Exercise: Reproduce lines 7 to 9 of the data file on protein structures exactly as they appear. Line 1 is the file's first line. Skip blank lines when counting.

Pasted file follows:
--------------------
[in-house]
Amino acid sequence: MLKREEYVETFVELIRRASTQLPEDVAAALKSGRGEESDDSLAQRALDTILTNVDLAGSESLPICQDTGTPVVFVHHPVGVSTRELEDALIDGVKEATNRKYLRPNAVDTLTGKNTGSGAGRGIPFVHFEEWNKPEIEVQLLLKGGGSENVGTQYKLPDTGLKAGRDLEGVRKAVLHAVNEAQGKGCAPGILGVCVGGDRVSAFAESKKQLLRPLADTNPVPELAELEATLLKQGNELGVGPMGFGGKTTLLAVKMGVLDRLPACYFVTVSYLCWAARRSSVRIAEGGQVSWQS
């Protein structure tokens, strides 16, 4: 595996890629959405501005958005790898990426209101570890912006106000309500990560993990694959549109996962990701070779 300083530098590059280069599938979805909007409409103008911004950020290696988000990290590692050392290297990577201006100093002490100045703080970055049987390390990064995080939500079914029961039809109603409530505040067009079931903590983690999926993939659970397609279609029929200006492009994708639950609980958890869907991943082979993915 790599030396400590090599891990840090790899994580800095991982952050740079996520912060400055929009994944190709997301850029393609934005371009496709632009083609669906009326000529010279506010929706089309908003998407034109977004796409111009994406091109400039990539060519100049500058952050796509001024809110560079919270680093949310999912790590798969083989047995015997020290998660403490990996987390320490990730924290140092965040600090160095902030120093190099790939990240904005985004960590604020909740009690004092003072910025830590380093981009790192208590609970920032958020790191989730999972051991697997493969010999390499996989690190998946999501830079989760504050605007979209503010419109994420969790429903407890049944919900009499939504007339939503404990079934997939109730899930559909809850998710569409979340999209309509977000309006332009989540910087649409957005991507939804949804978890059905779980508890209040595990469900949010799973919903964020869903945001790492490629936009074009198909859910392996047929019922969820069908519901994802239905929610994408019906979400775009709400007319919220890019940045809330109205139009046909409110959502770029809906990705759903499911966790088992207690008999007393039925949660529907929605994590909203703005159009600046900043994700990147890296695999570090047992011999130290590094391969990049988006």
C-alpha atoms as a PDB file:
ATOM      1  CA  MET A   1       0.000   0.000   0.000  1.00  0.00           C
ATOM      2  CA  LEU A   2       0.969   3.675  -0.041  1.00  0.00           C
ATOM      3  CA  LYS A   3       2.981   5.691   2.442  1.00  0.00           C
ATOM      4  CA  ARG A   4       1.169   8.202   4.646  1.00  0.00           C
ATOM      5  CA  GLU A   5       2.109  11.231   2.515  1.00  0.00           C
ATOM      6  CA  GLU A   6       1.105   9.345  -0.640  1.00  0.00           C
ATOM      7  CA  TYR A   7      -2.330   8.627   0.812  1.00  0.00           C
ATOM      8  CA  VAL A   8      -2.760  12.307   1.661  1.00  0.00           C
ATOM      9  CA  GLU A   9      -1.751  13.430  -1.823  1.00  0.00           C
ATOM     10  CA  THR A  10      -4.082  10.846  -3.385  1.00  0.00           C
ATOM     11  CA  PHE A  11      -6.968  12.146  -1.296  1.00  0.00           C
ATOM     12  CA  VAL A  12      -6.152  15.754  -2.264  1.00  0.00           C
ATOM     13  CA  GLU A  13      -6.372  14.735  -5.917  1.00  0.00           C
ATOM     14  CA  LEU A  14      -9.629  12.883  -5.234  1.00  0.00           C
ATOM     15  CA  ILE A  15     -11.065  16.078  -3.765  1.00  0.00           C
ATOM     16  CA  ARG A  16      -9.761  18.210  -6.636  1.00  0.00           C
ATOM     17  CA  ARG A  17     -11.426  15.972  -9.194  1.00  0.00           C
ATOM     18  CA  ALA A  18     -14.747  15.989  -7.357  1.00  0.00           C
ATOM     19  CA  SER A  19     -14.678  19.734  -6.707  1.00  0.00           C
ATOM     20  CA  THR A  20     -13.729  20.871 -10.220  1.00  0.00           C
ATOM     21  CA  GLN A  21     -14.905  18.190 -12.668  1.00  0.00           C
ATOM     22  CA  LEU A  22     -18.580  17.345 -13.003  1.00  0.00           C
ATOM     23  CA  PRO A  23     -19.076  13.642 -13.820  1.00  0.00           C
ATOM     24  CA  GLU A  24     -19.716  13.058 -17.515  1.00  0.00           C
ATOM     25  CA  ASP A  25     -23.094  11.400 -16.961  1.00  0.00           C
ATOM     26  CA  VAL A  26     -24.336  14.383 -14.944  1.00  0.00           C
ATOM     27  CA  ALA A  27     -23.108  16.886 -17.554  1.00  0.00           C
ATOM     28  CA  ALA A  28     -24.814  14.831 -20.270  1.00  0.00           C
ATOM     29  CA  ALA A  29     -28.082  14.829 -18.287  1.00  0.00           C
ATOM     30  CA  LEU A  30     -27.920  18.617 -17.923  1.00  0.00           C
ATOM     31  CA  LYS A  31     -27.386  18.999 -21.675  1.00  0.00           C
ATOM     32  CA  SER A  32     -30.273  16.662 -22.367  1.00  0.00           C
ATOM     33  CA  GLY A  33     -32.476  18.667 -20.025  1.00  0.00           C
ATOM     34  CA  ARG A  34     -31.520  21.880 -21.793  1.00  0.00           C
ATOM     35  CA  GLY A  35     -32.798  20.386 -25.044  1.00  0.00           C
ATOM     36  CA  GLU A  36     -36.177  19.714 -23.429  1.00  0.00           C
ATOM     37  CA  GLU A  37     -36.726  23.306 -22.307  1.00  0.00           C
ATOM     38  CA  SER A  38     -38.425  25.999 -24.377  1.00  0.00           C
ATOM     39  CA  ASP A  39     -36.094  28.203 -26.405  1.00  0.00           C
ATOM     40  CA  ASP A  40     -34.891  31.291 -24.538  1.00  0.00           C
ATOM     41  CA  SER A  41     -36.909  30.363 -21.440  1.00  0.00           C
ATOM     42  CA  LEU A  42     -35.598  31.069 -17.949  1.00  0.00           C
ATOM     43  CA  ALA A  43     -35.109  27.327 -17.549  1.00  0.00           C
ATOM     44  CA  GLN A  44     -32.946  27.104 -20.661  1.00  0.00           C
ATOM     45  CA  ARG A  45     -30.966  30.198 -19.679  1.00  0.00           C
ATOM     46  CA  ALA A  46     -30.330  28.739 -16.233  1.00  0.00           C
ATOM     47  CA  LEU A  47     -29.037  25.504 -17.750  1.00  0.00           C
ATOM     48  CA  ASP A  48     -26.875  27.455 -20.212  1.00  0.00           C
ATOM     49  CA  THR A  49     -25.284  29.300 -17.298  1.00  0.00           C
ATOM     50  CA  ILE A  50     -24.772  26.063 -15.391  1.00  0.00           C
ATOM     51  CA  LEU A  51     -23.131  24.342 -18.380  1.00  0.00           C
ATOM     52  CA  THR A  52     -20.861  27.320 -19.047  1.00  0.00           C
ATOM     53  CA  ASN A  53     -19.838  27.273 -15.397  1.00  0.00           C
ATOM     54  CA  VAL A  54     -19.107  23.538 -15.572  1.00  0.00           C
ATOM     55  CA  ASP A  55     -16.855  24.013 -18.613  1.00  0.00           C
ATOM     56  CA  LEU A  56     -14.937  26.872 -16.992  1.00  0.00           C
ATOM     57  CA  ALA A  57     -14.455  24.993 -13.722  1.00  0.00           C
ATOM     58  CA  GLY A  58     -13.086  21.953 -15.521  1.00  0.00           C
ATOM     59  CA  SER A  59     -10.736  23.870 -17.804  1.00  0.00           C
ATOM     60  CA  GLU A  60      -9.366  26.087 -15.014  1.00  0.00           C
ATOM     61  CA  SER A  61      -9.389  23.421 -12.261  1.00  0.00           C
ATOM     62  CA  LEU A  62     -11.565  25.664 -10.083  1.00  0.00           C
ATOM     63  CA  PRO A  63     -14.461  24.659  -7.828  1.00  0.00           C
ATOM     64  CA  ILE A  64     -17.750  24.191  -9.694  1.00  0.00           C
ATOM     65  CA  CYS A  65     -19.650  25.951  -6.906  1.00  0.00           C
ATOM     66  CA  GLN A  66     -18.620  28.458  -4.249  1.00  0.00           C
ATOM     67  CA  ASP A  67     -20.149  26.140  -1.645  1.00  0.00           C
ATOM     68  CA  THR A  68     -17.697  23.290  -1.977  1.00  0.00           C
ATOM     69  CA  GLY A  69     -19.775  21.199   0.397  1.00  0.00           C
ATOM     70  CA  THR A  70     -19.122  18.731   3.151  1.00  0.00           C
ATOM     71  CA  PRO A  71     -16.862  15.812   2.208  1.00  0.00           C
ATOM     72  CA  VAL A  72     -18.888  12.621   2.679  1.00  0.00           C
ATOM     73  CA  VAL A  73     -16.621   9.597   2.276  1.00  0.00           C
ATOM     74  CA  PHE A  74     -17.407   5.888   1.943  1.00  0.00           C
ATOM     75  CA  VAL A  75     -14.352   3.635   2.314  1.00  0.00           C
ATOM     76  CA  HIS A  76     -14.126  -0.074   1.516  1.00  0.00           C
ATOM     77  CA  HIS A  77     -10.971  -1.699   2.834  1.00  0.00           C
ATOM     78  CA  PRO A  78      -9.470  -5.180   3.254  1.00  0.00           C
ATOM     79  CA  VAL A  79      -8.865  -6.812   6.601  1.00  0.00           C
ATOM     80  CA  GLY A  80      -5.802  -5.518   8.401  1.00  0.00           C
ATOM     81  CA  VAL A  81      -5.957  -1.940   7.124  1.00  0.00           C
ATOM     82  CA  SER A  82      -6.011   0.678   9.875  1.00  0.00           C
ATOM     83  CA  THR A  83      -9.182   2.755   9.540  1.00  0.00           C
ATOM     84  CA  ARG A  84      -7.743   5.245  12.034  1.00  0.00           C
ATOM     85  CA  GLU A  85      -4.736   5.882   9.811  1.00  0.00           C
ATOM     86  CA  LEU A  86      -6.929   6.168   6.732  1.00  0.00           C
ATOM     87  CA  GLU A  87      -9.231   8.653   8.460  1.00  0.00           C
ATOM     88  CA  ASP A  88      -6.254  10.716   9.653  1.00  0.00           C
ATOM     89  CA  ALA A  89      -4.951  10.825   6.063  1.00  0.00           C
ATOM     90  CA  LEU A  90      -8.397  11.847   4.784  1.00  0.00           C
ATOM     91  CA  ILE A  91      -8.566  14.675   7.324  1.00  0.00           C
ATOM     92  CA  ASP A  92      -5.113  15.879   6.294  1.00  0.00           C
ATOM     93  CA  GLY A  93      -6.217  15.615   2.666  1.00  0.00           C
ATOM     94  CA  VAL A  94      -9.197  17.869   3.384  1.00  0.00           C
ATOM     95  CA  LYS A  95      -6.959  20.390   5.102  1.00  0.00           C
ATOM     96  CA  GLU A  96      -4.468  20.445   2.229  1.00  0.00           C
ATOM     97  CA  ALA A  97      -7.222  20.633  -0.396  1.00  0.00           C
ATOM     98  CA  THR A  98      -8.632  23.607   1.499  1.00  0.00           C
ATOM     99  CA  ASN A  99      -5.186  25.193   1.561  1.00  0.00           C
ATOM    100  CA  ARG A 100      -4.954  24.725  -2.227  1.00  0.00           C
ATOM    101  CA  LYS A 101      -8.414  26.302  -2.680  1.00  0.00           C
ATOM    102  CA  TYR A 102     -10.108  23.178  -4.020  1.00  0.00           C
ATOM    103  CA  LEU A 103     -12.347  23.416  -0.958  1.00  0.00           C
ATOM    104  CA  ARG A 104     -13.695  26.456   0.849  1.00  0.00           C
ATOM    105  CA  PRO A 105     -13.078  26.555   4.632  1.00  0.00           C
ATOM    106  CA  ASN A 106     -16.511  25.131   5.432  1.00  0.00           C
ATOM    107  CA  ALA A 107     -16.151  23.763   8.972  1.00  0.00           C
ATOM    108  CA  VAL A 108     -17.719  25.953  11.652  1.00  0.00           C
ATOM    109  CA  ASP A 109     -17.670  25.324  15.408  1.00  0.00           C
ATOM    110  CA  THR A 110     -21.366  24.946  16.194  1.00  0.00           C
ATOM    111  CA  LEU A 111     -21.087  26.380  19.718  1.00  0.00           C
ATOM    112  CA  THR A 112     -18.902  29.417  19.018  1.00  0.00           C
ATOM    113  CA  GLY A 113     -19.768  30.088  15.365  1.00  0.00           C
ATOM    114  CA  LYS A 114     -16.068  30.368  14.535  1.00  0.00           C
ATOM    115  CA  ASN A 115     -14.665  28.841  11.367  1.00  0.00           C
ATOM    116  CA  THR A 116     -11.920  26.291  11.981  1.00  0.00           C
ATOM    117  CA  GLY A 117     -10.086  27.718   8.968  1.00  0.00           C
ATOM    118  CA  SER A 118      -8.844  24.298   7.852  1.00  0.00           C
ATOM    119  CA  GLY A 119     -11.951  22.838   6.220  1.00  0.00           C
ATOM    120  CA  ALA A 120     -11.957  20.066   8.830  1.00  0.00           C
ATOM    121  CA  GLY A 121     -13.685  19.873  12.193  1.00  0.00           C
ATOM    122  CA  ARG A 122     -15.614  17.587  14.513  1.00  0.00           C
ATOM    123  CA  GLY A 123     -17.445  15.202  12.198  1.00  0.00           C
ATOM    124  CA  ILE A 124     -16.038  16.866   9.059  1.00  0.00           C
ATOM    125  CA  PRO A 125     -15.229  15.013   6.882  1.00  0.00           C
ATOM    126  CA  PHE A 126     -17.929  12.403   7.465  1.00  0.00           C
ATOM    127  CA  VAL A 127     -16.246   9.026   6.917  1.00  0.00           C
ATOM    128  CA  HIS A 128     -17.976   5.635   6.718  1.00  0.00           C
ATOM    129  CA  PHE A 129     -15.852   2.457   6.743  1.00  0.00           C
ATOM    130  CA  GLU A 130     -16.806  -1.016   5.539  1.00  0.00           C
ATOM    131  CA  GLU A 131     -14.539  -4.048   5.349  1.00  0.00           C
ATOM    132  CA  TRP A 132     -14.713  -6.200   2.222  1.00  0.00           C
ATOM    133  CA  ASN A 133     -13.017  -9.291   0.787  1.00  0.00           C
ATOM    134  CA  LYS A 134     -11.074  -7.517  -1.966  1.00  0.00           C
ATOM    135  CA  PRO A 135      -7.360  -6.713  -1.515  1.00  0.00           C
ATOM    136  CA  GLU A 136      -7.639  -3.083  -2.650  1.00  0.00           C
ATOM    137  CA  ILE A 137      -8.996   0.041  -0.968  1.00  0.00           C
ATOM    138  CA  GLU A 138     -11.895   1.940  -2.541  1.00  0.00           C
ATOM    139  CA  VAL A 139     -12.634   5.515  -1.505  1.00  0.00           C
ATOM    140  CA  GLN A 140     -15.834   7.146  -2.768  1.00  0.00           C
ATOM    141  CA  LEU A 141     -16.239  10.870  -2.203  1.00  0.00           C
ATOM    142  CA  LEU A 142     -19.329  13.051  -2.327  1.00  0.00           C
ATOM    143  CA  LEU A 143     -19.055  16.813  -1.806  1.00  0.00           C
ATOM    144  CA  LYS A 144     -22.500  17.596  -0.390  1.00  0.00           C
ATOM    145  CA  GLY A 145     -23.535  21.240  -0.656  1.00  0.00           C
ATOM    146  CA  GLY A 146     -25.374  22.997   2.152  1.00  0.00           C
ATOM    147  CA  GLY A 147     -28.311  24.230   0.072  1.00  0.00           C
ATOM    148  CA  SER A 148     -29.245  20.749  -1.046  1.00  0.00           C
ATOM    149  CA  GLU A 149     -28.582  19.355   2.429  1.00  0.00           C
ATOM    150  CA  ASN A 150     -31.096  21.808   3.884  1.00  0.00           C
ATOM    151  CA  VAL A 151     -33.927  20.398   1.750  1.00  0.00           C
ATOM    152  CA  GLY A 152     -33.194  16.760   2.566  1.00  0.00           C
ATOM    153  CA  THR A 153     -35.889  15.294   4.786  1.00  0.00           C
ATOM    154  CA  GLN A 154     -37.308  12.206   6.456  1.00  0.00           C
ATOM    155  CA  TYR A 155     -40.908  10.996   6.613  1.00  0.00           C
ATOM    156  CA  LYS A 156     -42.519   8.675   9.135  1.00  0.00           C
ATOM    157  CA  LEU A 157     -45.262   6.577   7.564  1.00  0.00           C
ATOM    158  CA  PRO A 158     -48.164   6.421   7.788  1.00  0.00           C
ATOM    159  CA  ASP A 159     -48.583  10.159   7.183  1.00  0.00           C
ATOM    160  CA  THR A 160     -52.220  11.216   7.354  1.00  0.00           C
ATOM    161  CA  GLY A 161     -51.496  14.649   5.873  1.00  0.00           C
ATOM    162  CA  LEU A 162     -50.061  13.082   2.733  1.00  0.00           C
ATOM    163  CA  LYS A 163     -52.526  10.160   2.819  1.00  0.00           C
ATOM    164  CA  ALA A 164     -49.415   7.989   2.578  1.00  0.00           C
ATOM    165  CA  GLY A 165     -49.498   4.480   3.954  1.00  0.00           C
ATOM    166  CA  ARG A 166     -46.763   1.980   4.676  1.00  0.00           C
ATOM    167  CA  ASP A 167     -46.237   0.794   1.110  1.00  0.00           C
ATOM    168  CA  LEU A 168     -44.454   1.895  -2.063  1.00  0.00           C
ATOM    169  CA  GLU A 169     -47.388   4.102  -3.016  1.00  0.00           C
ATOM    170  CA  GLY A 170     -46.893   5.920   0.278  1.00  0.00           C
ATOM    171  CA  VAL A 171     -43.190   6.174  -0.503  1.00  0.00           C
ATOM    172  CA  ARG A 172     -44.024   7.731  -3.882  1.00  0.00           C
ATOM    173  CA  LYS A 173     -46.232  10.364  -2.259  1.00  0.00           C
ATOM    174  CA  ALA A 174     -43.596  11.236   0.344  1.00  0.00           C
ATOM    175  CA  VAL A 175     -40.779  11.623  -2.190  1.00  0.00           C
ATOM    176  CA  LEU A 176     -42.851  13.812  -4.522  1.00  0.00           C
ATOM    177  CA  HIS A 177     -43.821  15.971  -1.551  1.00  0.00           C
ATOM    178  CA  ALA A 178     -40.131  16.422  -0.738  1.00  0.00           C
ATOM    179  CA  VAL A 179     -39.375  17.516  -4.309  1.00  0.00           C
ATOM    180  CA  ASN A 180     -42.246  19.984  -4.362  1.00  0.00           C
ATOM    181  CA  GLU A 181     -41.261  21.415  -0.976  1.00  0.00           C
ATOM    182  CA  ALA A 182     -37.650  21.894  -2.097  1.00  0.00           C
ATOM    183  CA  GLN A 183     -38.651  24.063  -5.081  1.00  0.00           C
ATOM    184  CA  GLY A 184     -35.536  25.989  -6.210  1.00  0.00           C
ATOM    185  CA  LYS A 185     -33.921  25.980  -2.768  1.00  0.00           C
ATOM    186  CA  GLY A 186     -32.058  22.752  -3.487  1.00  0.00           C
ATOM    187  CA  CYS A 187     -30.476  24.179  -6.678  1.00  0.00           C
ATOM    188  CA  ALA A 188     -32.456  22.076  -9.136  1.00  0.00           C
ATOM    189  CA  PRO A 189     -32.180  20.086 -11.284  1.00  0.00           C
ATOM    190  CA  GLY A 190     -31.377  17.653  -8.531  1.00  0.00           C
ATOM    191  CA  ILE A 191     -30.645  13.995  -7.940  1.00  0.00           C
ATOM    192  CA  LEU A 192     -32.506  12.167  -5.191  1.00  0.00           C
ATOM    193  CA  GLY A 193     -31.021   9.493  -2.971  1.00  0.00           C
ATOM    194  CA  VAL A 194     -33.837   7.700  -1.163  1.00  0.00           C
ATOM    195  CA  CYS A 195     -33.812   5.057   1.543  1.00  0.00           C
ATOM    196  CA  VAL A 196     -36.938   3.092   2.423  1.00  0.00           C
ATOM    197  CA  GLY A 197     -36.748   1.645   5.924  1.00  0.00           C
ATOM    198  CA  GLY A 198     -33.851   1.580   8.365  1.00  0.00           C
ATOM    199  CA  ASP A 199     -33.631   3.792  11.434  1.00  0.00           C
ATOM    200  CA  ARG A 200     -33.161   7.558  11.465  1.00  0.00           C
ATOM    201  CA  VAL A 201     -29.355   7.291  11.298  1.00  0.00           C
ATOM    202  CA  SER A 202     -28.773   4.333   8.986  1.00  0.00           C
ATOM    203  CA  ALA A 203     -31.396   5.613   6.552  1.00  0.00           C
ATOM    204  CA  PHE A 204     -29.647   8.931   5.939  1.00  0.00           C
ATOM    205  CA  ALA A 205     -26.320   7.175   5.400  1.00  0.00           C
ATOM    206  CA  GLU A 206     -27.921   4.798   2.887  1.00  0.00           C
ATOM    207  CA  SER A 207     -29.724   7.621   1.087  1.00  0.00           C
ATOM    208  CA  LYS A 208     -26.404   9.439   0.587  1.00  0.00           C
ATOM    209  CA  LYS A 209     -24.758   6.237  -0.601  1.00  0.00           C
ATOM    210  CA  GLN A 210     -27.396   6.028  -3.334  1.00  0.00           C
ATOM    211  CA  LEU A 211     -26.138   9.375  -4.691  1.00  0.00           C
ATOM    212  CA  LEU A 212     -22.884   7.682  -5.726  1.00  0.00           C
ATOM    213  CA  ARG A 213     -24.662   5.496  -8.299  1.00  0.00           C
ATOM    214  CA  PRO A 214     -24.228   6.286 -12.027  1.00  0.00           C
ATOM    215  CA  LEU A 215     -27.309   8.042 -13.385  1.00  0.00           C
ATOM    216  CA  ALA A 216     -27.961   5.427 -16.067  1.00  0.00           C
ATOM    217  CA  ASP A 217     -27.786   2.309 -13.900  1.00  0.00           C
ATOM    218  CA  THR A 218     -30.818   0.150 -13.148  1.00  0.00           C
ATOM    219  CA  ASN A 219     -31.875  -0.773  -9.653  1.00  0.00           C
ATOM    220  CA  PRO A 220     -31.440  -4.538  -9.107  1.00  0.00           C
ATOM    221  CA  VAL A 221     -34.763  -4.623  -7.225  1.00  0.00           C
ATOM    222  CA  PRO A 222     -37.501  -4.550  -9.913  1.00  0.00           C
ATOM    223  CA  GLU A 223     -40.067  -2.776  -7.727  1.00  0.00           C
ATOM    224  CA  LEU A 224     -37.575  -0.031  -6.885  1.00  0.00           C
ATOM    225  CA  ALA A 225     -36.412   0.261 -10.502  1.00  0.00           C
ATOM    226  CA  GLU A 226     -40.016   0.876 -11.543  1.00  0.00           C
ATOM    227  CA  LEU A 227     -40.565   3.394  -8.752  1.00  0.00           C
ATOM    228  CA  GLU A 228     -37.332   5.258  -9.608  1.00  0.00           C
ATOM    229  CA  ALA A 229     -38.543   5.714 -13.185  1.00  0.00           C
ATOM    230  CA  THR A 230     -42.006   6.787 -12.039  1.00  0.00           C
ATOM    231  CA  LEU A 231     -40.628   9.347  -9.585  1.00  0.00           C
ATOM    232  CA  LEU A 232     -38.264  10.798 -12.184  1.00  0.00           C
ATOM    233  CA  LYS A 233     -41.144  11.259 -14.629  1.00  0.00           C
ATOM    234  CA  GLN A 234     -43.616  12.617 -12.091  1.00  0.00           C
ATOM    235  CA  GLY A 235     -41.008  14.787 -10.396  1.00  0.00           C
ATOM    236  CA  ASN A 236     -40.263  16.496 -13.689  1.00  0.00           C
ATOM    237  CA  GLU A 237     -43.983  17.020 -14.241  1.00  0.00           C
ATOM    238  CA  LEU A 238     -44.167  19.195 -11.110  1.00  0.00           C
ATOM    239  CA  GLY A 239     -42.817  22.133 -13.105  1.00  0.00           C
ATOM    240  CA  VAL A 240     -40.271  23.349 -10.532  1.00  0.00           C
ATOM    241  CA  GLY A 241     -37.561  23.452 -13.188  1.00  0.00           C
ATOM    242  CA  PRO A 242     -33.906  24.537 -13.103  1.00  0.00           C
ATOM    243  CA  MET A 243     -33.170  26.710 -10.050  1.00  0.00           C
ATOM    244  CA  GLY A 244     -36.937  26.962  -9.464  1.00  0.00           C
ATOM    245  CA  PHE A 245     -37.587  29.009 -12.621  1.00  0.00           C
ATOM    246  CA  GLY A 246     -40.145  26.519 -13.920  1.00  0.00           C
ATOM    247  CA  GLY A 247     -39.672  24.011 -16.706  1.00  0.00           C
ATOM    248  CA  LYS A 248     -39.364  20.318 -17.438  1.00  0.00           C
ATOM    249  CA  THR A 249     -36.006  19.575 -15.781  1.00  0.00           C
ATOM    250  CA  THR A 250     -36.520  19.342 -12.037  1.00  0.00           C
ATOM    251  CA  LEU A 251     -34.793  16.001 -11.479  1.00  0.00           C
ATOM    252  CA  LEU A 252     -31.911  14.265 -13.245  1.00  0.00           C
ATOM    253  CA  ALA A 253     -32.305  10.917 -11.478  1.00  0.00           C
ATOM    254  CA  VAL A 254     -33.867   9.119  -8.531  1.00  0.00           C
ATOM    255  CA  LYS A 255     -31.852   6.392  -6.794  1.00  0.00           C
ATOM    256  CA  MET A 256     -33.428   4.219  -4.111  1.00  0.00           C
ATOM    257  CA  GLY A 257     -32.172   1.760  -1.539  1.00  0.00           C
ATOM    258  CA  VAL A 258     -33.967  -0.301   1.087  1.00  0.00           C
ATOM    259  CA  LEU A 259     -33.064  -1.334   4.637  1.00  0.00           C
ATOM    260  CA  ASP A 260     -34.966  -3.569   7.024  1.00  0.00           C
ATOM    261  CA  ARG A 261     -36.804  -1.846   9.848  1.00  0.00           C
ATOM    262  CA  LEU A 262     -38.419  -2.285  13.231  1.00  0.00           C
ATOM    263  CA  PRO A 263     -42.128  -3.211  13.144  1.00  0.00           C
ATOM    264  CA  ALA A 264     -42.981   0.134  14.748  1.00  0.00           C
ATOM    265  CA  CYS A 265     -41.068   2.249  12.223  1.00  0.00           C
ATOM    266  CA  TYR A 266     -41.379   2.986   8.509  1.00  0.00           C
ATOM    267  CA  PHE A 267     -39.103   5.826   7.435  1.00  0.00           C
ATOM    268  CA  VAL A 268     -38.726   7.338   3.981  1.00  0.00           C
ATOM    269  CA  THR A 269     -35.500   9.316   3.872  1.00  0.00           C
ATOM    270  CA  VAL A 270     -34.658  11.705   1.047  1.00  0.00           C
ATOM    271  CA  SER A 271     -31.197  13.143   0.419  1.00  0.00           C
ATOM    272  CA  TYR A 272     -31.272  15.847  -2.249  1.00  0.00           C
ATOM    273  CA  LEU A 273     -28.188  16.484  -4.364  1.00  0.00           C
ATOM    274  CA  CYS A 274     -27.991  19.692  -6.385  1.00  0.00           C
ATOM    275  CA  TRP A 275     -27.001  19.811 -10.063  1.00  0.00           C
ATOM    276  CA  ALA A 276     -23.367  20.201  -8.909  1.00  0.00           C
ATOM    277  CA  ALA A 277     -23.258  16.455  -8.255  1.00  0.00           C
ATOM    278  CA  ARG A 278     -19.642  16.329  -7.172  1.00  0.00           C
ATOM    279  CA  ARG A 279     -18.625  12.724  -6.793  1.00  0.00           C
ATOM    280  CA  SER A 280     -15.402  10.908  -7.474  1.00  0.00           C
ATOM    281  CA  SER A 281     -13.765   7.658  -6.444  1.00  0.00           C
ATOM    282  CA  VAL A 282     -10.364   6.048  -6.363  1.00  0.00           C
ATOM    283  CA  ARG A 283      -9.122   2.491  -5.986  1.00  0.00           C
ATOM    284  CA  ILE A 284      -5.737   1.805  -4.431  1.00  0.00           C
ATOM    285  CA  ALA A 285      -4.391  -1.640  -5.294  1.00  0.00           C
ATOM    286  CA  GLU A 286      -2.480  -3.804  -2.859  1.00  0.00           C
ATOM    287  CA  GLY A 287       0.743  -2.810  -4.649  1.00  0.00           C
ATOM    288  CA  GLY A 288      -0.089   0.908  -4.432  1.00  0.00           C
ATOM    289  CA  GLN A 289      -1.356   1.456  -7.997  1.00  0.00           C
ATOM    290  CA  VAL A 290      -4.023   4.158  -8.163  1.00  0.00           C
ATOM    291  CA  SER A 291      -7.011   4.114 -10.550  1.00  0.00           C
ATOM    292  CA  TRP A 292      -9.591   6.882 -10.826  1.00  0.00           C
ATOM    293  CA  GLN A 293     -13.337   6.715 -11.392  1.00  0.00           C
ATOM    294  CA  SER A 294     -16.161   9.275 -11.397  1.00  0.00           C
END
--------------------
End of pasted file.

ATOM      3  CA  LYS A   3       2.981   5.691   2.442  1.00  0.00           C
ATOM      4  CA  ARG A   4       1.169   8.202   4.646  1.00  0.00           C
ATOM      5  CA  GLU A   5       2.109  11.231   2.515  1.00  0.00           C